Thursday, September 24, 2009

Ezranomics Re-run

"""The Puritans were Bible-crazy, but they did not bring the Hebrew Scriptures only. The culture of Adams and Jefferson is a Latin culture with a mixture of Greek. Otis wrote a Greek Grammar which he destroyed, or which was lost for the lack of a competent printer. During the prosperous colonial era the arts of silversmithing, furniture making, and architecture developed. The houses, although made of wood, were a Greek dream. Numbers of them burned down. From Germany came groups of religious sectarians. They brought with them the art of glassmaking, and organised, at least once a year, a Bach Festival. Monticello is full of refinement. The polygrapher longed for a complete civilization equal to that of an Italian Court, ceremonies omitted, of the Fourteenth Century. He got into debt.

Adams was frugal, and used the weather-boards of his attic study as a handy file for his correspondence. For at least a century New England took as an idea: “Low Living High Thinking”.

Usury spoiled the Republic. Usury has been defined as too high an interest on money. The word finance became fashionable in the bank-paper era. And it is to this that Jefferson alludes in the phrase: “No one has a natural right to be money-lender save him who has it to lend.” With the “financial” era the word usury disappeared from polite conversation.

There is no greater imbecility than to leave one’s own bank-account or one’s own sources of information in the hands of an enemy, or an irresponsible man.

The struggle between the people and the exploiters, in America, was waged around these forms of imbecility.

A handful of people, who lived on little and did not run into debit brought to, and preserved in America, a rather high, severe culture, and a civic sense nourished by the traditions of English legal liberty, that is, by a centuries-long conquest in which the traditions of North European tribes and Roman Law converge.""""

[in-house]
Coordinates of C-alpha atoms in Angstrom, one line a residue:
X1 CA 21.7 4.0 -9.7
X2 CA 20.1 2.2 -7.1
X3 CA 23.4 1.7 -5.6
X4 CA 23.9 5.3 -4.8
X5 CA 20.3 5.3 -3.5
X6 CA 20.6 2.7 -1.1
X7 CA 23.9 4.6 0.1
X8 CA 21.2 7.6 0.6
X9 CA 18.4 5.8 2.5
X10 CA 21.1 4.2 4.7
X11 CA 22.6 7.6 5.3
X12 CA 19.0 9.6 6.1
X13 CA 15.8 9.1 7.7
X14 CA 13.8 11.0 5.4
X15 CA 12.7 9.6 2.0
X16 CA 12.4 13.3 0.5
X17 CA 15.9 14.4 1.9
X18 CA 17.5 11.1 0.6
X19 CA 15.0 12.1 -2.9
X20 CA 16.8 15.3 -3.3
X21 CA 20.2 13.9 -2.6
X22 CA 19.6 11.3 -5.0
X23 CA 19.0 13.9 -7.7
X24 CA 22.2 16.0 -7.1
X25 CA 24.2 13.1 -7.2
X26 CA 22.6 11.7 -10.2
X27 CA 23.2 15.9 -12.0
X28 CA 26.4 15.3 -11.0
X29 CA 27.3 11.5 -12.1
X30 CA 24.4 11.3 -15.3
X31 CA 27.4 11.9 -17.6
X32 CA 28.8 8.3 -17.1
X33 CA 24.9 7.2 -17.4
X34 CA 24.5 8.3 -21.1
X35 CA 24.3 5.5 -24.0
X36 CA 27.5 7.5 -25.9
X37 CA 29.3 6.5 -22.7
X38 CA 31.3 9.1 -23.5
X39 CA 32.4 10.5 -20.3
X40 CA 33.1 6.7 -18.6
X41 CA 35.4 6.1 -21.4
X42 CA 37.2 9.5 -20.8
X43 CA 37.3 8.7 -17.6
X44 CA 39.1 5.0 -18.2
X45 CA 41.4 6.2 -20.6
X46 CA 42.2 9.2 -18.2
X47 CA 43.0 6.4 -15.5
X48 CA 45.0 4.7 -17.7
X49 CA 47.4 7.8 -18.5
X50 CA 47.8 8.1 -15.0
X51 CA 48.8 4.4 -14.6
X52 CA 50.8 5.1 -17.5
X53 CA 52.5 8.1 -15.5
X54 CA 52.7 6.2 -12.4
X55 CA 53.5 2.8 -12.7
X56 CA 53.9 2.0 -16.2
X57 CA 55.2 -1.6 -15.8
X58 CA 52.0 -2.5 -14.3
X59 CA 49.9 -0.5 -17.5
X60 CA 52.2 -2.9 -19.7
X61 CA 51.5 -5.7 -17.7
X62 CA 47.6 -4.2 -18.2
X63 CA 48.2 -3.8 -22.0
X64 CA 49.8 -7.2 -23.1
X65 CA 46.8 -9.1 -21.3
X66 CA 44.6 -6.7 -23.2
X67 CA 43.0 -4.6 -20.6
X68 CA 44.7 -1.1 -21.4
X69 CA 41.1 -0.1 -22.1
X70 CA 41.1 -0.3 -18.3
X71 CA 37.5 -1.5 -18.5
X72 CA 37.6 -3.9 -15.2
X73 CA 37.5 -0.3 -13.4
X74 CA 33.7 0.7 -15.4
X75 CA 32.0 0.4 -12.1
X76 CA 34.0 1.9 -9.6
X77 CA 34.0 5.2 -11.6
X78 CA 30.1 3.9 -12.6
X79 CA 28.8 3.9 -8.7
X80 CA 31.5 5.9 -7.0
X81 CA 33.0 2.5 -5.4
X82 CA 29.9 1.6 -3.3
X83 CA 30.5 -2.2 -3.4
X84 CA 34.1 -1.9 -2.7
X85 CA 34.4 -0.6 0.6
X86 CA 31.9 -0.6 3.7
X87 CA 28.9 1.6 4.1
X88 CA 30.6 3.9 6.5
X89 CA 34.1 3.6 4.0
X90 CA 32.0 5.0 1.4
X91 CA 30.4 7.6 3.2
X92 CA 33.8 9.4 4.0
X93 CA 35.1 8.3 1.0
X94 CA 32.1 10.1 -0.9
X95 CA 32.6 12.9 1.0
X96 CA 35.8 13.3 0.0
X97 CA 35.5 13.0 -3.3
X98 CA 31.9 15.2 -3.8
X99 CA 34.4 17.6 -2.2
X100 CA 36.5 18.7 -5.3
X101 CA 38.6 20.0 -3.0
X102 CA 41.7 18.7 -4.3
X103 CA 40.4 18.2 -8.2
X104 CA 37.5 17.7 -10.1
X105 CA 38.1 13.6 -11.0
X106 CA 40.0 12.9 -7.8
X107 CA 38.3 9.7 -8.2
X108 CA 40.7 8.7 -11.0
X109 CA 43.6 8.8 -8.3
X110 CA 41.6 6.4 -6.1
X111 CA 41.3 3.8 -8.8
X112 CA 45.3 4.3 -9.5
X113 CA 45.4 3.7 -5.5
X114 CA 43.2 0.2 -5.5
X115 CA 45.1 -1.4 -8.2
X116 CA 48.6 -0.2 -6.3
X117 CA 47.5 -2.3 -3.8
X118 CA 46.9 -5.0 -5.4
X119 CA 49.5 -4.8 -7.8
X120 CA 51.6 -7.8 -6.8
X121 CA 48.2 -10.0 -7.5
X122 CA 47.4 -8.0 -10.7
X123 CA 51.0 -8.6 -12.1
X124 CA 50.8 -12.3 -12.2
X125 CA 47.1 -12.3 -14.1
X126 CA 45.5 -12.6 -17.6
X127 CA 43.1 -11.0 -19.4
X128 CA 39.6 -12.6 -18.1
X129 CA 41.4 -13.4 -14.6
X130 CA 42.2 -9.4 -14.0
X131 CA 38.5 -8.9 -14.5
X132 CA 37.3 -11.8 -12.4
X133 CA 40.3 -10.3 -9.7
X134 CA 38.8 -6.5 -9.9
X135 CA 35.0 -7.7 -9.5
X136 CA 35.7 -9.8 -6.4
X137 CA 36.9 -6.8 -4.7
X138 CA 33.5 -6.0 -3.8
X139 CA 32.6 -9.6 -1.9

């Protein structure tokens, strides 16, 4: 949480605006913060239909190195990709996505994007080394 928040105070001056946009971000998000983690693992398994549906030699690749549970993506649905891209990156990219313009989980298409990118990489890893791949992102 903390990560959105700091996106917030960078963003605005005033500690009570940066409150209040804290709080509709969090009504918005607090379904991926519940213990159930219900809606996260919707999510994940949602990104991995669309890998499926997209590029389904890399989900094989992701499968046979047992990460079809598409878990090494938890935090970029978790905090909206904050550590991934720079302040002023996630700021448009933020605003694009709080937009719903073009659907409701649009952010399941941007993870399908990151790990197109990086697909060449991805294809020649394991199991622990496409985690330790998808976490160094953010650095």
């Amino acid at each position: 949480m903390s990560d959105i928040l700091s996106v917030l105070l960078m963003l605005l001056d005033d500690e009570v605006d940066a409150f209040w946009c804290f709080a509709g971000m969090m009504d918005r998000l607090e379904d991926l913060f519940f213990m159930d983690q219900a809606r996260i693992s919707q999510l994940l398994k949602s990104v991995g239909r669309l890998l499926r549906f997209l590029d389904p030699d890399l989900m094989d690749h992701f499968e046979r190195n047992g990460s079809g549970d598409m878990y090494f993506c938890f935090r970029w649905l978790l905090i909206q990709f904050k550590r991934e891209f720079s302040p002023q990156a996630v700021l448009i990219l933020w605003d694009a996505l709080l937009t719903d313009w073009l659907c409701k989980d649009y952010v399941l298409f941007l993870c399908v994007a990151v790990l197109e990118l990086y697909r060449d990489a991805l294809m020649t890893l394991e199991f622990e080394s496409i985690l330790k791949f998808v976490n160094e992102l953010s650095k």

(Ezra Pound,
An Introduction to the Economic Nature of the United States).

What might the Darwinian materialist say of usury? A type of Madoff meme, perhaps, something to the effect of "take advantage of the plebes as often as you can, and don't get caught, and if caught, lie as needed". A naive or duplicitous atheist may be as pernicious a figure as the biblethumping yokel.


One Brow said...

What Darwinian materialists would say of usury probably depends on the political inclinations of siad materialists.

J said...

Yes, but they could not actually call it Evil, could they, except in a colloquial sense. And why not be a Madoff, if you can get away with it?

I'm not necessarily suggesting Darwinists or atheists are more corrupt or shark-like than believers or non-Darwinists, but I do think--contra some of the neo-atheist crowd--that religious considerations, like "usury is a sin" (at least traditional) may prevent some people from engaging in certain activities which we consider immoral, injust, predatory, so forth.

That said, I am an agnostic, and don't believe there are any knockdown arguments for the existence of G*d (especially not the dogmatic sort favored by the Feserites). Yet Im not sure there are knockdown arguments in favor of atheism (though the problem of evil fairly powerful, as is Darwin and Lyell, evolution itself)

Even Bertrand Russell admitted one could not really disprove the possibility of theism (or polytheism, pantheism, whatever religious flavor you prefer). The universe is a rather large domain to be predicating over.

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